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Medications to treat alcohol abuse are often overlooked

Drugs that could help millions of people who struggle with alcohol abuse problems are often overlooked by doctors and patients, according to public health officials.

The medications naltrexone and acamprosate are the two prescriptions on the market which can reduce cravings in patients grappling with binge drinking and heavy drinking issues.

“They’re very safe medications,” George Koob, the director of the National Institute of Alcohol Abuse and Alcoholism (NIAAA), told Kaiser Health News. “And they’ve shown efficacy.”

A 2014 report in the Journal of the American Medical Association that looked at past studies found that both drugs “were associated with reduction in return to drinking.”

Report: Excessive drinking responsible for 1 ... 01:21

The NIAAA has developed a branch dedicated to developing drugs and is supporting clinical trials. NIAAA and the Substance Abuse and Mental Health Services Administration also asked a panel of outside experts to report last summer on drug options, according to the Kaiser Health News report.

“Current evidence shows that medications are underused in the treatment of alcohol use disorder, including alcohol abuse and dependence,” the panel reported.

Peer-support and 12-step programs such as Alcoholics Anonymous can be helpful, but more can be done to assist the approximately 18 million Americans who live with alcohol use disorders, according to experts at NIAAA. Only about 1.5 million adults received treatment at a specialized facility in 2014, government health officials said. And according to Kaiser, one government-funded study out last year showed that only 20 percent would ever receive any treatment.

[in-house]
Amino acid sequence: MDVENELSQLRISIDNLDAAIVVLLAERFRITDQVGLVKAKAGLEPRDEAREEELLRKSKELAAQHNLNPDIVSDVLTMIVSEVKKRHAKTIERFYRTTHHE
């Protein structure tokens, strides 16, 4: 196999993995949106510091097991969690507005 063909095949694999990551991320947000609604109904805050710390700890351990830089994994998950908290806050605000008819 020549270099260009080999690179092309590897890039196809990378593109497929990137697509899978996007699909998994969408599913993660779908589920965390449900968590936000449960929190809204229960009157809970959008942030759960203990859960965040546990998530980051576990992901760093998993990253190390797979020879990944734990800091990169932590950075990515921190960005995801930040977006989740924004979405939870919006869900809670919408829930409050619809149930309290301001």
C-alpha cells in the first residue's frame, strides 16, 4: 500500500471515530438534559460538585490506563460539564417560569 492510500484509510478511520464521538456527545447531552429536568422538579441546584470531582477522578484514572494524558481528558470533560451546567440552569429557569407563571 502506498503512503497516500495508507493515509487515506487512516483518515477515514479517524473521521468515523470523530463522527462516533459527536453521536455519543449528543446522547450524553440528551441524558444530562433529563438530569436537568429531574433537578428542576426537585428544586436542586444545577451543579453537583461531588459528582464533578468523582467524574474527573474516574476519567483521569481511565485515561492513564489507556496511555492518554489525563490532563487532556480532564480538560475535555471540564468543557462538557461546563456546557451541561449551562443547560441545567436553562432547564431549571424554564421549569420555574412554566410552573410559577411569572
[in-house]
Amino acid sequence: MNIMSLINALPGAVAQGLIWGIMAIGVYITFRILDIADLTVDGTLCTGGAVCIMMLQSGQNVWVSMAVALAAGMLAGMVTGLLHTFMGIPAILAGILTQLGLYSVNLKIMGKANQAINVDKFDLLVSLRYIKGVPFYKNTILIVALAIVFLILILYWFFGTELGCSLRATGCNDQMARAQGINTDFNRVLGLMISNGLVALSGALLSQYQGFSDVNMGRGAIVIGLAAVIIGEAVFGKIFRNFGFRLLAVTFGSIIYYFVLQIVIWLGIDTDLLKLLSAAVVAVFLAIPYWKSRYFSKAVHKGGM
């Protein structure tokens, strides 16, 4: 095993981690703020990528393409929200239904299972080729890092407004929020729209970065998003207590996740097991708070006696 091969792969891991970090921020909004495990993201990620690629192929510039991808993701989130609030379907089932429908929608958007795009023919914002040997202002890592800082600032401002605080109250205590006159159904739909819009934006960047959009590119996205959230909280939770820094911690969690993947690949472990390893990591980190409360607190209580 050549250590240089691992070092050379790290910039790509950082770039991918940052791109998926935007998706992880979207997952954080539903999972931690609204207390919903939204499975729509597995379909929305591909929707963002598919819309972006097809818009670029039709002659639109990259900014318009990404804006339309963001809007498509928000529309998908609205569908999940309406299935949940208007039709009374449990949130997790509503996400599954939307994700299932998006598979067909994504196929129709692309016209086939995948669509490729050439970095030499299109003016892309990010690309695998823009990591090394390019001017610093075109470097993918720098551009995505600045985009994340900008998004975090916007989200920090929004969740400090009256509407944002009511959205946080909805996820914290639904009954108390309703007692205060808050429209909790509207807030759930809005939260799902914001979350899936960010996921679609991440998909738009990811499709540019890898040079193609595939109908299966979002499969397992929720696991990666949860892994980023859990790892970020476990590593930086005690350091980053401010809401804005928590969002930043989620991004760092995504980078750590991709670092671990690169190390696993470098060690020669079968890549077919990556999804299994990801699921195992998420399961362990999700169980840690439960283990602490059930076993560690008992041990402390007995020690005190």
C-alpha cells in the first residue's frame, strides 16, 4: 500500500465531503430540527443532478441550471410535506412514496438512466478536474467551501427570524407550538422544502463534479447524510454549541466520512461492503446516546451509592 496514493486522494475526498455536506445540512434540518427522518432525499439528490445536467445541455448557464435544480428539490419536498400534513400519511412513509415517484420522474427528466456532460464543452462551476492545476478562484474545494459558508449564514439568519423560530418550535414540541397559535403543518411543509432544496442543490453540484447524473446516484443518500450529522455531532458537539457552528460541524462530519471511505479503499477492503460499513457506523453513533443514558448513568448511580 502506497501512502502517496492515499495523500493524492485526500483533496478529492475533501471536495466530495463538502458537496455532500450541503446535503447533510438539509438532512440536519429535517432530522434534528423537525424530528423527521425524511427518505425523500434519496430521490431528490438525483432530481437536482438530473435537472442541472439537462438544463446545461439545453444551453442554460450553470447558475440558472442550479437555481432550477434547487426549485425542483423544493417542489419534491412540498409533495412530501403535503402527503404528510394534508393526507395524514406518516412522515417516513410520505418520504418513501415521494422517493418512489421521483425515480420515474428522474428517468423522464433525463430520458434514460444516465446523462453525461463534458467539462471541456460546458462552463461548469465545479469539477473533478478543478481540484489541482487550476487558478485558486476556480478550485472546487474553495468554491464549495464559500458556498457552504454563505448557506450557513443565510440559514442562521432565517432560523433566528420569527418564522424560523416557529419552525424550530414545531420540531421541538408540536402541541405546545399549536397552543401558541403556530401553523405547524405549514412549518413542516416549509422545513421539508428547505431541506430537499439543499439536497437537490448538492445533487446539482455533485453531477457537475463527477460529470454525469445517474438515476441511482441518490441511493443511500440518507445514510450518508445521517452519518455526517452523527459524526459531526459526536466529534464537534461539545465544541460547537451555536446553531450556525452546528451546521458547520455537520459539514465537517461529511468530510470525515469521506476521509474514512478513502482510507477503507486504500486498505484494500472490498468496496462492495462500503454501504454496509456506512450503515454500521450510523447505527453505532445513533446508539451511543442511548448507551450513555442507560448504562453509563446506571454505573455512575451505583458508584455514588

“We want people to understand we think AA is wonderful, but there are other options,” said Koob. “Let a thousand flowers bloom, anything helps.”

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Naltrexone is available as an oral and injectable medication and was approved for use in alcohol addiction in 1994. It is also used to treat opioid addiction. Acamprosate was approved in 2004 and comes in tablet form. (These drugs work differently than Antabuse, which makes people sick if they consume alcohol and has not proven effective in clinical trials.)

Dr. Larissa Mooney, associate clinical professor in the UCLA Department of Psychiatry and Biobehavioral Sciences and director of the UCLA Addiction Medicine Clinic, agreed with the panel’s findings. “Medications for alcohol use disorder are often underutilized,” she told CBS News.

“Given that addiction is typically a long-term condition marked by relapse, individuals may need to try more than one approach to treatment, or a combination of treatments to facilitate successful recovery. Medication treatment in combination with behavioral interventions can be very effective,” Mooney said. 

She said the drugs are “treatment tools” that may help to reduce cravings or relapse risk in people struggling with alcohol abuse. 

“Given the serious potential health and psychological consequences of excess drinking, any intervention that can help to reduce harms is worth consideration,” she said.

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